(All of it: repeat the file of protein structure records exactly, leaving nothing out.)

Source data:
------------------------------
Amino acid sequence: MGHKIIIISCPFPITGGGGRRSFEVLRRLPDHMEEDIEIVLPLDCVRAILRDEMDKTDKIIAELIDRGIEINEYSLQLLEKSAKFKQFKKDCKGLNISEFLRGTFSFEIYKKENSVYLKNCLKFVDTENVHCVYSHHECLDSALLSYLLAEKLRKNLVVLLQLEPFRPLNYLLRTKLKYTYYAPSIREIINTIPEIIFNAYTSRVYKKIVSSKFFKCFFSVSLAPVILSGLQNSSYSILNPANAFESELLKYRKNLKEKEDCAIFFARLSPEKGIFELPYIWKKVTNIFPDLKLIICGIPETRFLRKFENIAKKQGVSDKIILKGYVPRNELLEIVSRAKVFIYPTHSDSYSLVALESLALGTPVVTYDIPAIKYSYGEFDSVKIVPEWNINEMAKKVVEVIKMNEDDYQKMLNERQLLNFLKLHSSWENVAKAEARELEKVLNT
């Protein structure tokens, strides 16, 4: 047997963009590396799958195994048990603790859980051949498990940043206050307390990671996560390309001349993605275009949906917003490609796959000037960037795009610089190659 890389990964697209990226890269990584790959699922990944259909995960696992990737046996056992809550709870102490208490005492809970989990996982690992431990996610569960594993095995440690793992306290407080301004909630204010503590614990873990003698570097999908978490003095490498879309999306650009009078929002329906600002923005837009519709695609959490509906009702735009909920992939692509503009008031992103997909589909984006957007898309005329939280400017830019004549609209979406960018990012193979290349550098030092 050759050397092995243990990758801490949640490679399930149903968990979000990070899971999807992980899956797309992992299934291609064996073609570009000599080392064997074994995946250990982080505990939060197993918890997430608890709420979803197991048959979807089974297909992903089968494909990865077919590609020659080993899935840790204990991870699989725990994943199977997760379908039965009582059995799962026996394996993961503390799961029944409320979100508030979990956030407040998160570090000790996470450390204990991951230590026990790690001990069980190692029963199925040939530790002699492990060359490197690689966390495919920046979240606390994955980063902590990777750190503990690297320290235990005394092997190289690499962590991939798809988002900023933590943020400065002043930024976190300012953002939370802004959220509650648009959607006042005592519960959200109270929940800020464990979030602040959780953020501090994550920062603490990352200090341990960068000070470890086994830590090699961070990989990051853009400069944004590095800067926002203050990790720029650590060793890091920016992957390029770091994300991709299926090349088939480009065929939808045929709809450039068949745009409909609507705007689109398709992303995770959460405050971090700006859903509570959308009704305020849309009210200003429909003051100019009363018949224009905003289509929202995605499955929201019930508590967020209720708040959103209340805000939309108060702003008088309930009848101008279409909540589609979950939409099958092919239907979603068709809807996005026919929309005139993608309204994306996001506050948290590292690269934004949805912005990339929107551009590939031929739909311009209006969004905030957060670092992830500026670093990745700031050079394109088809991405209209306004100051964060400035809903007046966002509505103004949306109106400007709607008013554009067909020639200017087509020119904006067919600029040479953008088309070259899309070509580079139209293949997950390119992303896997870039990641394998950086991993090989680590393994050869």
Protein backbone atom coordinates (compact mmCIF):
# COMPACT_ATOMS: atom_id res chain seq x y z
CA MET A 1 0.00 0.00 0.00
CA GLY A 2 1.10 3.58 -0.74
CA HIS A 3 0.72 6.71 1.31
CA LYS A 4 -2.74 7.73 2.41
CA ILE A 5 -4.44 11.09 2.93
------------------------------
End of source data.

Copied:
Amino acid sequence: MGHKIIIISCPFPITGGGGRRSFEVLRRLPDHMEEDIEIVLPLDCVRAILRDEMDKTDKIIAELIDRGIEINEYSLQLLEKSAKFKQFKKDCKGLNISEFLRGTFSFEIYKKENSVYLKNCLKFVDTENVHCVYSHHECLDSALLSYLLAEKLRKNLVVLLQLEPFRPLNYLLRTKLKYTYYAPSIREIINTIPEIIFNAYTSRVYKKIVSSKFFKCFFSVSLAPVILSGLQNSSYSILNPANAFESELLKYRKNLKEKEDCAIFFARLSPEKGIFELPYIWKKVTNIFPDLKLIICGIPETRFLRKFENIAKKQGVSDKIILKGYVPRNELLEIVSRAKVFIYPTHSDSYSLVALESLALGTPVVTYDIPAIKYSYGEFDSVKIVPEWNINEMAKKVVEVIKMNEDDYQKMLNERQLLNFLKLHSSWENVAKAEARELEKVLNT
């Protein structure tokens, strides 16, 4: 047997963009590396799958195994048990603790859980051949498990940043206050307390990671996560390309001349993605275009949906917003490609796959000037960037795009610089190659 890389990964697209990226890269990584790959699922990944259909995960696992990737046996056992809550709870102490208490005492809970989990996982690992431990996610569960594993095995440690793992306290407080301004909630204010503590614990873990003698570097999908978490003095490498879309999306650009009078929002329906600002923005837009519709695609959490509906009702735009909920992939692509503009008031992103997909589909984006957007898309005329939280400017830019004549609209979406960018990012193979290349550098030092 050759050397092995243990990758801490949640490679399930149903968990979000990070899971999807992980899956797309992992299934291609064996073609570009000599080392064997074994995946250990982080505990939060197993918890997430608890709420979803197991048959979807089974297909992903089968494909990865077919590609020659080993899935840790204990991870699989725990994943199977997760379908039965009582059995799962026996394996993961503390799961029944409320979100508030979990956030407040998160570090000790996470450390204990991951230590026990790690001990069980190692029963199925040939530790002699492990060359490197690689966390495919920046979240606390994955980063902590990777750190503990690297320290235990005394092997190289690499962590991939798809988002900023933590943020400065002043930024976190300012953002939370802004959220509650648009959607006042005592519960959200109270929940800020464990979030602040959780953020501090994550920062603490990352200090341990960068000070470890086994830590090699961070990989990051853009400069944004590095800067926002203050990790720029650590060793890091920016992957390029770091994300991709299926090349088939480009065929939808045929709809450039068949745009409909609507705007689109398709992303995770959460405050971090700006859903509570959308009704305020849309009210200003429909003051100019009363018949224009905003289509929202995605499955929201019930508590967020209720708040959103209340805000939309108060702003008088309930009848101008279409909540589609979950939409099958092919239907979603068709809807996005026919929309005139993608309204994306996001506050948290590292690269934004949805912005990339929107551009590939031929739909311009209006969004905030957060670092992830500026670093990745700031050079394109088809991405209209306004100051964060400035809903007046966002509505103004949306109106400007709607008013554009067909020639200017087509020119904006067919600029040479953008088309070259899309070509580079139209293949997950390119992303896997870039990641394998950086991993090989680590393994050869």
Protein backbone atom coordinates (compact mmCIF):
# COMPACT_ATOMS: atom_id res chain seq x y z
CA MET A 1 0.00 0.00 0.00
CA GLY A 2 1.10 3.58 -0.74
CA HIS A 3 0.72 6.71 1.31
CA LYS A 4 -2.74 7.73 2.41
CA ILE A 5 -4.44 11.09 2.93